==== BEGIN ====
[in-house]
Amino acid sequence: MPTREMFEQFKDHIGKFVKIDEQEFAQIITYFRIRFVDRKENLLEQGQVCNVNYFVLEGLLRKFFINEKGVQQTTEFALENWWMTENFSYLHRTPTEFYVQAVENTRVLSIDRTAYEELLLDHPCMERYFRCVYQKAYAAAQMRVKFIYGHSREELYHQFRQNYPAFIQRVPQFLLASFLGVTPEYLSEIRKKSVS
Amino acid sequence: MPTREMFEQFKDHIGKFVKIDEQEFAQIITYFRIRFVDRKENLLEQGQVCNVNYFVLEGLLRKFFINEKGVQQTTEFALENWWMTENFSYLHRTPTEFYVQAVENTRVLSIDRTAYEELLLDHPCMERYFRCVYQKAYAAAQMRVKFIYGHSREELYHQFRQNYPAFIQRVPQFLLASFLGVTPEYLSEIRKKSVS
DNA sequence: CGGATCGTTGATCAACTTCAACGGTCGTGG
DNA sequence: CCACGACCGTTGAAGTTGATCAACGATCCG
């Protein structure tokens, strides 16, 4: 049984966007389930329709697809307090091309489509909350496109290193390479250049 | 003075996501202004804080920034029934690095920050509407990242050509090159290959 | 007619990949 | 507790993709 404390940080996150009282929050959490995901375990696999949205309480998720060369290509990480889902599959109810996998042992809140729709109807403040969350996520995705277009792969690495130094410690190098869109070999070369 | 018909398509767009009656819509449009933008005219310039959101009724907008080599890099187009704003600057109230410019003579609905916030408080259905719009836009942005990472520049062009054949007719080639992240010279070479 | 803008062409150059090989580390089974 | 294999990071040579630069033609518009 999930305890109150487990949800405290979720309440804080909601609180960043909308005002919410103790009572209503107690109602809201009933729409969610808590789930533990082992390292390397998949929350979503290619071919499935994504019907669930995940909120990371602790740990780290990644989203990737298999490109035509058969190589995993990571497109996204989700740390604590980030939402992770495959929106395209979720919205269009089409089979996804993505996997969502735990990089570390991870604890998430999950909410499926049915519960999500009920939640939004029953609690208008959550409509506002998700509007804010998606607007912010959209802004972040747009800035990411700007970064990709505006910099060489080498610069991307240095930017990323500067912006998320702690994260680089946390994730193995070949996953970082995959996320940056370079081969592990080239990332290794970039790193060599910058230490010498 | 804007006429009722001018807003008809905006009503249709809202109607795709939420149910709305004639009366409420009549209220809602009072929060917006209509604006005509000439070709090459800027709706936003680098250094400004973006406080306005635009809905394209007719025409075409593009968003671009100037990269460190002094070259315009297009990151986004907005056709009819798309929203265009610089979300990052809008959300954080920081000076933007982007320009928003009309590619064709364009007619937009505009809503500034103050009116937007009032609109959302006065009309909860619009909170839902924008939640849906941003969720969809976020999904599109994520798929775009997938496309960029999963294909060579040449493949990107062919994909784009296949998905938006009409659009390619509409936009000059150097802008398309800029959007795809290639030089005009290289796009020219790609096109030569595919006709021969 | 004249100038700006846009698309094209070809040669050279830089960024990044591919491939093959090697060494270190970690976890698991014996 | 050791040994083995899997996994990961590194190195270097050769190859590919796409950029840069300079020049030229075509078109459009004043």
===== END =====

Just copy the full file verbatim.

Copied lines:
[in-house]
Amino acid sequence: MPTREMFEQFKDHIGKFVKIDEQEFAQIITYFRIRFVDRKENLLEQGQVCNVNYFVLEGLLRKFFINEKGVQQTTEFALENWWMTENFSYLHRTPTEFYVQAVENTRVLSIDRTAYEELLLDHPCMERYFRCVYQKAYAAAQMRVKFIYGHSREELYHQFRQNYPAFIQRVPQFLLASFLGVTPEYLSEIRKKSVS
Amino acid sequence: MPTREMFEQFKDHIGKFVKIDEQEFAQIITYFRIRFVDRKENLLEQGQVCNVNYFVLEGLLRKFFINEKGVQQTTEFALENWWMTENFSYLHRTPTEFYVQAVENTRVLSIDRTAYEELLLDHPCMERYFRCVYQKAYAAAQMRVKFIYGHSREELYHQFRQNYPAFIQRVPQFLLASFLGVTPEYLSEIRKKSVS
DNA sequence: CGGATCGTTGATCAACTTCAACGGTCGTGG
DNA sequence: CCACGACCGTTGAAGTTGATCAACGATCCG
């Protein structure tokens, strides 16, 4: 049984966007389930329709697809307090091309489509909350496109290193390479250049 | 003075996501202004804080920034029934690095920050509407990242050509090159290959 | 007619990949 | 507790993709 404390940080996150009282929050959490995901375990696999949205309480998720060369290509990480889902599959109810996998042992809140729709109807403040969350996520995705277009792969690495130094410690190098869109070999070369 | 018909398509767009009656819509449009933008005219310039959101009724907008080599890099187009704003600057109230410019003579609905916030408080259905719009836009942005990472520049062009054949007719080639992240010279070479 | 803008062409150059090989580390089974 | 294999990071040579630069033609518009 999930305890109150487990949800405290979720309440804080909601609180960043909308005002919410103790009572209503107690109602809201009933729409969610808590789930533990082992390292390397998949929350979503290619071919499935994504019907669930995940909120990371602790740990780290990644989203990737298999490109035509058969190589995993990571497109996204989700740390604590980030939402992770495959929106395209979720919205269009089409089979996804993505996997969502735990990089570390991870604890998430999950909410499926049915519960999500009920939640939004029953609690208008959550409509506002998700509007804010998606607007912010959209802004972040747009800035990411700007970064990709505006910099060489080498610069991307240095930017990323500067912006998320702690994260680089946390994730193995070949996953970082995959996320940056370079081969592990080239990332290794970039790193060599910058230490010498 | 804007006429009722001018807003008809905006009503249709809202109607795709939420149910709305004639009366409420009549209220809602009072929060917006209509604006005509000439070709090459800027709706936003680098250094400004973006406080306005635009809905394209007719025409075409593009968003671009100037990269460190002094070259315009297009990151986004907005056709009819798309929203265009610089979300990052809008959300954080920081000076933007982007320009928003009309590619064709364009007619937009505009809503500034103050009116937007009032609109959302006065009309909860619009909170839902924008939640849906941003969720969809976020999904599109994520798929775009997938496309960029999963294909060579040449493949990107062919994909784009296949998905938006009409659009390619509409936009000059150097802008398309800029959007795809290639030089005009290289796009020219790609096109030569595919006709021969 | 004249100038700006846009698309094209070809040669050279830089960024990044591919491939093959090697060494270190970690976890698991014996 | 050791040994083995899997996994990961590194190195270097050769190859590919796409950029840069300079020049030229075509078109459009004043």